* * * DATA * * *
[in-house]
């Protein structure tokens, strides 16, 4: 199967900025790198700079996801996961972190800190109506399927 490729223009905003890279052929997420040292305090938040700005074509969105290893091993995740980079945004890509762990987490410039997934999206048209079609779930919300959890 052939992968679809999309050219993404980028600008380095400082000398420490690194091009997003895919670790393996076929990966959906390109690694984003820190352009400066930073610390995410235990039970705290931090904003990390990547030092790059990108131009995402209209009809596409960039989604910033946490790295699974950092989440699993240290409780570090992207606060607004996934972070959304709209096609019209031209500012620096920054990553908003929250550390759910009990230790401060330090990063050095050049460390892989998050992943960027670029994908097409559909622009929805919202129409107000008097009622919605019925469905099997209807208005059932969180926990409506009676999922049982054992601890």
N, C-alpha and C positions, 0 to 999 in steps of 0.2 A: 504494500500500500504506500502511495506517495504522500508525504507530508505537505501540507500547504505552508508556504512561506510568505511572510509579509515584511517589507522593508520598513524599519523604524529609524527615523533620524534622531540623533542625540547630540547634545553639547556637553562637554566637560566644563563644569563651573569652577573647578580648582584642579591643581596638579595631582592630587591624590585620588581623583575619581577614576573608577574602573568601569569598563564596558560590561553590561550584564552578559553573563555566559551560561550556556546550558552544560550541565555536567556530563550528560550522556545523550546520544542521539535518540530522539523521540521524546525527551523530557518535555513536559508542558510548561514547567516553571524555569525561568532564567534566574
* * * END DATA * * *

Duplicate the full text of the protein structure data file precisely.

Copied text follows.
[in-house]
């Protein structure tokens, strides 16, 4: 199967900025790198700079996801996961972190800190109506399927 490729223009905003890279052929997420040292305090938040700005074509969105290893091993995740980079945004890509762990987490410039997934999206048209079609779930919300959890 052939992968679809999309050219993404980028600008380095400082000398420490690194091009997003895919670790393996076929990966959906390109690694984003820190352009400066930073610390995410235990039970705290931090904003990390990547030092790059990108131009995402209209009809596409960039989604910033946490790295699974950092989440699993240290409780570090992207606060607004996934972070959304709209096609019209031209500012620096920054990553908003929250550390759910009990230790401060330090990063050095050049460390892989998050992943960027670029994908097409559909622009929805919202129409107000008097009622919605019925469905099997209807208005059932969180926990409506009676999922049982054992601890």
N, C-alpha and C positions, 0 to 999 in steps of 0.2 A: 504494500500500500504506500502511495506517495504522500508525504507530508505537505501540507500547504505552508508556504512561506510568505511572510509579509515584511517589507522593508520598513524599519523604524529609524527615523533620524534622531540623533542625540547630540547634545553639547556637553562637554566637560566644563563644569563651573569652577573647578580648582584642579591643581596638579595631582592630587591624590585620588581623583575619581577614576573608577574602573568601569569598563564596558560590561553590561550584564552578559553573563555566559551560561550556556546550558552544560550541565555536567556530563550528560550522556545523550546520544542521539535518540530522539523521540521524546525527551523530557518535555513536559508542558510548561514547567516553571524555569525561568532564567534566574